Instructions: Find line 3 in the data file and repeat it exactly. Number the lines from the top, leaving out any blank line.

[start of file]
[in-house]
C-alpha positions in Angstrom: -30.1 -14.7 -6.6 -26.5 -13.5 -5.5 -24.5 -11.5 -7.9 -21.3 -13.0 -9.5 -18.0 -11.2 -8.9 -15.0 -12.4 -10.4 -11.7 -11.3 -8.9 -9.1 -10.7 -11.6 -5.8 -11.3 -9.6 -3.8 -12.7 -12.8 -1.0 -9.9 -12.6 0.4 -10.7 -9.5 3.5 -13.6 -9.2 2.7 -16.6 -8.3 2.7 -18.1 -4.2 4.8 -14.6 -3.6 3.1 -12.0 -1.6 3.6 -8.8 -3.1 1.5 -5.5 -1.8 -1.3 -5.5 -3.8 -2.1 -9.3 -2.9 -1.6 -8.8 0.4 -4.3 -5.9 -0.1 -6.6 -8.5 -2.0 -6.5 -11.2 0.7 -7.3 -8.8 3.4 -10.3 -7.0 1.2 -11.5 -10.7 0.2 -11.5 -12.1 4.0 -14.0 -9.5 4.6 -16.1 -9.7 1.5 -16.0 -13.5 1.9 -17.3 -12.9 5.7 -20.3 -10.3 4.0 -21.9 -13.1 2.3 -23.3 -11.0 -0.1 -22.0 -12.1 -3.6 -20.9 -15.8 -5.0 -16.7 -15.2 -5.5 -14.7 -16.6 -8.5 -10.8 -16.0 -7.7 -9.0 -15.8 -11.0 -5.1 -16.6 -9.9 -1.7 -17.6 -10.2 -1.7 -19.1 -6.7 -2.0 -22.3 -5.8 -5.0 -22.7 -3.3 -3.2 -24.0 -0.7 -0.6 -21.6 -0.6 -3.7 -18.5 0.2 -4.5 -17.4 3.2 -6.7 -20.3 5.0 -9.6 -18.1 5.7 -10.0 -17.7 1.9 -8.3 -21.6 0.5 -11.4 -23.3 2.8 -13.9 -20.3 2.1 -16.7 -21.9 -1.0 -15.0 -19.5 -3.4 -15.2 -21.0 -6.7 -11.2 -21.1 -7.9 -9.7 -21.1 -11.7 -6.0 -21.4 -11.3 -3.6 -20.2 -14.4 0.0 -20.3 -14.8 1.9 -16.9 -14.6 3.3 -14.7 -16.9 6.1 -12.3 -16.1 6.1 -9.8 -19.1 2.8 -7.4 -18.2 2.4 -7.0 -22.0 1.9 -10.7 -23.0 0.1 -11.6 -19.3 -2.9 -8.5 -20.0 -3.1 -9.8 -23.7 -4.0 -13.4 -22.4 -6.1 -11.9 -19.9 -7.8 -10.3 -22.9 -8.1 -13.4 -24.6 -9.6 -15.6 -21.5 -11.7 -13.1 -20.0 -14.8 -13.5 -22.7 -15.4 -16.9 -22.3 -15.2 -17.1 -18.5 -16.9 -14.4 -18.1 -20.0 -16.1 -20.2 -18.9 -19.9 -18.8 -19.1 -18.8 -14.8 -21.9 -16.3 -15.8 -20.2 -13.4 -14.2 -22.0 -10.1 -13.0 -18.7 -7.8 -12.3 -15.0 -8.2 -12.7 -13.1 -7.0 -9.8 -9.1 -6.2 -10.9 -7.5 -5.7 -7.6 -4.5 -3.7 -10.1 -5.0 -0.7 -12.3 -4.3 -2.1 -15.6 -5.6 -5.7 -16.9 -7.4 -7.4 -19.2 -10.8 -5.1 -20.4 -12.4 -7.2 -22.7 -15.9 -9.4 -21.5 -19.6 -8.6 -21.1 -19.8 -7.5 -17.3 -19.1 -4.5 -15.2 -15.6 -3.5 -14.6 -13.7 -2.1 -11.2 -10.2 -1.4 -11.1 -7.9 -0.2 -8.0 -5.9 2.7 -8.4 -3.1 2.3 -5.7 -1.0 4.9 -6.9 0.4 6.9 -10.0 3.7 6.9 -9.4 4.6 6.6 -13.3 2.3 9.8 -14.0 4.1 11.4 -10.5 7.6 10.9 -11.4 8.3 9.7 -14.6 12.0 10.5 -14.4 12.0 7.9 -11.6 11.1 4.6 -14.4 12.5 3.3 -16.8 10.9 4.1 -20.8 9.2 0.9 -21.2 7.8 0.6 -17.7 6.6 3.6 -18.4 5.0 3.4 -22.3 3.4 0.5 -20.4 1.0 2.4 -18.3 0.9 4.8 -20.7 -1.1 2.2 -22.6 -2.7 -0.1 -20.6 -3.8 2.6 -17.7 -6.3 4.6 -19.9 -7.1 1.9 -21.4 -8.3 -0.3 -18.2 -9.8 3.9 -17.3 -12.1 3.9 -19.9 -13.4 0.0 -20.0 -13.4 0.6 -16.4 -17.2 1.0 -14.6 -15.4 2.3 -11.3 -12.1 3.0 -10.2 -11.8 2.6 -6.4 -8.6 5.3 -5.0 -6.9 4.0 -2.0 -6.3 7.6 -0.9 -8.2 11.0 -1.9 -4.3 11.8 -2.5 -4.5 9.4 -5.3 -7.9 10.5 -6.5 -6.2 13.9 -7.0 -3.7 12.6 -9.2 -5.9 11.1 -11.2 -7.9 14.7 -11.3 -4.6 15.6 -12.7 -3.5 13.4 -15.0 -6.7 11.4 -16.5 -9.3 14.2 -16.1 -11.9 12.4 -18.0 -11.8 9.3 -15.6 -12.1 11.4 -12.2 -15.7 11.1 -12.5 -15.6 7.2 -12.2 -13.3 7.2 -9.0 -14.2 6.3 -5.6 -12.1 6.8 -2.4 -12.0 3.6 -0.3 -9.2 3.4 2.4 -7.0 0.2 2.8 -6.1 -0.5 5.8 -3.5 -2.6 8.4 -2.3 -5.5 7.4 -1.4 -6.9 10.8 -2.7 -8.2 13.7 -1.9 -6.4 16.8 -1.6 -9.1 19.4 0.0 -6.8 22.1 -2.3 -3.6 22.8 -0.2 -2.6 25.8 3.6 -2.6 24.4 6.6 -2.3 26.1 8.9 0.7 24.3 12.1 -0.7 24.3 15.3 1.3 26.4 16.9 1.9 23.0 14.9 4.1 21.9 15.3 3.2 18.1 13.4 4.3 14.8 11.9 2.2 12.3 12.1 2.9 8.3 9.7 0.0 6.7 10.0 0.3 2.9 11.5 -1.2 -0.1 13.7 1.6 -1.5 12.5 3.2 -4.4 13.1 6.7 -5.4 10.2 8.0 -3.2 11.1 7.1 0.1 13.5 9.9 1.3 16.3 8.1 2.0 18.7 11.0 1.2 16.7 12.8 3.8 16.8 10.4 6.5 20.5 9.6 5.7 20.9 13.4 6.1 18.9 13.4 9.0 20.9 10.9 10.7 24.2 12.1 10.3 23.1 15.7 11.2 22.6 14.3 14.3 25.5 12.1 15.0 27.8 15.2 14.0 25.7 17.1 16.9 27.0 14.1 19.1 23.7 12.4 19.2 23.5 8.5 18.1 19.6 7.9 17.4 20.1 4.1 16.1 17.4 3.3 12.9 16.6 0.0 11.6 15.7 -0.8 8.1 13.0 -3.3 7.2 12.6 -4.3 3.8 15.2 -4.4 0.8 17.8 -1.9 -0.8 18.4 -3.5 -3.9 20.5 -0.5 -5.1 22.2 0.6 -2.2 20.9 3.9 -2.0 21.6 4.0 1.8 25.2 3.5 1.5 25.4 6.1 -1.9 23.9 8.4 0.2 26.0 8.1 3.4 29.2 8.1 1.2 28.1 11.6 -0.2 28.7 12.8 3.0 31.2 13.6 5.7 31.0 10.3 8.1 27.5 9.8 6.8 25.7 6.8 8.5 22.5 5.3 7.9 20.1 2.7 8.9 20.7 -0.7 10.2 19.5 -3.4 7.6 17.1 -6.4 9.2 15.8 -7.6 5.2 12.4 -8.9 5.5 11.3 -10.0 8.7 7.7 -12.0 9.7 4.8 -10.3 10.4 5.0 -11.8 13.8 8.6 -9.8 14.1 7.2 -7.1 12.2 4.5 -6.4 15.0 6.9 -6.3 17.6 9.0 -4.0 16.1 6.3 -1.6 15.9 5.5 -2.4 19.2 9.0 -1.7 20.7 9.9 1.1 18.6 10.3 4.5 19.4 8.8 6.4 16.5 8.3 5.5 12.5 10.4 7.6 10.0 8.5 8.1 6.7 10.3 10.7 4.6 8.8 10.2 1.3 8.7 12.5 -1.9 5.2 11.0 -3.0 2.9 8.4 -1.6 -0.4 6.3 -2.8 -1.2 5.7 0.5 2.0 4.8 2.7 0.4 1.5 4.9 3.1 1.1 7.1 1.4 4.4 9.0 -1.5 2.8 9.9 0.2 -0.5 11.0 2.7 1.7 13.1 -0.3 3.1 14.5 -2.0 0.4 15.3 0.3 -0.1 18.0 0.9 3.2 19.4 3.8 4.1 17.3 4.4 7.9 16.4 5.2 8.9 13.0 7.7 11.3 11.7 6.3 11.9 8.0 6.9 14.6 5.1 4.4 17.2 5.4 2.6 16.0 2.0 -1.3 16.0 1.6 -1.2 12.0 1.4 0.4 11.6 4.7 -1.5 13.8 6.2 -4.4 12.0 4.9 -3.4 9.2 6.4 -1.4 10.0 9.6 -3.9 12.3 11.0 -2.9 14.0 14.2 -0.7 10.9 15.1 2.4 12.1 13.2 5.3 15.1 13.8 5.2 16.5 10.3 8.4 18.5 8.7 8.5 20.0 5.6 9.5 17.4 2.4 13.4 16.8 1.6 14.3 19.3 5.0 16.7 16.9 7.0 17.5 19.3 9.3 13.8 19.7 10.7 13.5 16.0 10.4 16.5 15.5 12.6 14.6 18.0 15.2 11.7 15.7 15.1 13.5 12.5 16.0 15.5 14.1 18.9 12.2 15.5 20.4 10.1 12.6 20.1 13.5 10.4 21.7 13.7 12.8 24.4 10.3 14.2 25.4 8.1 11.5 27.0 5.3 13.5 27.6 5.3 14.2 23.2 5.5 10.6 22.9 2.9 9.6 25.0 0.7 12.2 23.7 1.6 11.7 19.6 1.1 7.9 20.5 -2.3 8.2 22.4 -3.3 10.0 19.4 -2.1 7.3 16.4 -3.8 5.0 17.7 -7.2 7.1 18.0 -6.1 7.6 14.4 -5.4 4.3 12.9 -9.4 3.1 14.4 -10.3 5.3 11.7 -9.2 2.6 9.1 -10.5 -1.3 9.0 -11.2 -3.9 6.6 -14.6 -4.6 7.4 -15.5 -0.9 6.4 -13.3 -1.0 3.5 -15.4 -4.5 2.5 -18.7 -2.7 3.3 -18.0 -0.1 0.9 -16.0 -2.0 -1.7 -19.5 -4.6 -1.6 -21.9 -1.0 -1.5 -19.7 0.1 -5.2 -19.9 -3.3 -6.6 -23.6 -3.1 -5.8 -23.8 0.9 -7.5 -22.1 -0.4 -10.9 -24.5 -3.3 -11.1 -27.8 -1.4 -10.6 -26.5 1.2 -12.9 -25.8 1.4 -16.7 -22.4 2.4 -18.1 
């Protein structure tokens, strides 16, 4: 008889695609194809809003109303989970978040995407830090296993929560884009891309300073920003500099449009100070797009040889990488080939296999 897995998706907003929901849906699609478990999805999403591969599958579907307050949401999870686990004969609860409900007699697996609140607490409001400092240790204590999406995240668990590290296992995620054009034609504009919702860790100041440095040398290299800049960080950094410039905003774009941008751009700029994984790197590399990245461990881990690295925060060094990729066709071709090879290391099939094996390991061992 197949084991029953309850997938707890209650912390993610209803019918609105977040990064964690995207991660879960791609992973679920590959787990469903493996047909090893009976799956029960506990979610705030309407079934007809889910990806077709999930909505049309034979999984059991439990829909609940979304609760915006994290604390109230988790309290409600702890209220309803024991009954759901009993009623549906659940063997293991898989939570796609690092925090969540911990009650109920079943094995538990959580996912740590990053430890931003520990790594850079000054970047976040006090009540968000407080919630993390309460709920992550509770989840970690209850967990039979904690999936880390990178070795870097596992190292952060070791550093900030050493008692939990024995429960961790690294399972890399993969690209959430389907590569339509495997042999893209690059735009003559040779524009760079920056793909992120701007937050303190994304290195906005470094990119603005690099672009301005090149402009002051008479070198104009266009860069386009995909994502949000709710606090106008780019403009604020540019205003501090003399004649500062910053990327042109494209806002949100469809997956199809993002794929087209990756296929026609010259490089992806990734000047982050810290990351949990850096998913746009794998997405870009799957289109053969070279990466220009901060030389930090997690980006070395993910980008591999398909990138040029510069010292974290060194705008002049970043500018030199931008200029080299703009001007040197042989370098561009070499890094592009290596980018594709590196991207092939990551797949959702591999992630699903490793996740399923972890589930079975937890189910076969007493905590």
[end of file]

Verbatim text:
């Protein structure tokens, strides 16, 4: 008889695609194809809003109303989970978040995407830090296993929560884009891309300073920003500099449009100070797009040889990488080939296999 897995998706907003929901849906699609478990999805999403591969599958579907307050949401999870686990004969609860409900007699697996609140607490409001400092240790204590999406995240668990590290296992995620054009034609504009919702860790100041440095040398290299800049960080950094410039905003774009941008751009700029994984790197590399990245461990881990690295925060060094990729066709071709090879290391099939094996390991061992 197949084991029953309850997938707890209650912390993610209803019918609105977040990064964690995207991660879960791609992973679920590959787990469903493996047909090893009976799956029960506990979610705030309407079934007809889910990806077709999930909505049309034979999984059991439990829909609940979304609760915006994290604390109230988790309290409600702890209220309803024991009954759901009993009623549906659940063997293991898989939570796609690092925090969540911990009650109920079943094995538990959580996912740590990053430890931003520990790594850079000054970047976040006090009540968000407080919630993390309460709920992550509770989840970690209850967990039979904690999936880390990178070795870097596992190292952060070791550093900030050493008692939990024995429960961790690294399972890399993969690209959430389907590569339509495997042999893209690059735009003559040779524009760079920056793909992120701007937050303190994304290195906005470094990119603005690099672009301005090149402009002051008479070198104009266009860069386009995909994502949000709710606090106008780019403009604020540019205003501090003399004649500062910053990327042109494209806002949100469809997956199809993002794929087209990756296929026609010259490089992806990734000047982050810290990351949990850096998913746009794998997405870009799957289109053969070279990466220009901060030389930090997690980006070395993910980008591999398909990138040029510069010292974290060194705008002049970043500018030199931008200029080299703009001007040197042989370098561009070499890094592009290596980018594709590196991207092939990551797949959702591999992630699903490793996740399923972890589930079975937890189910076969007493905590």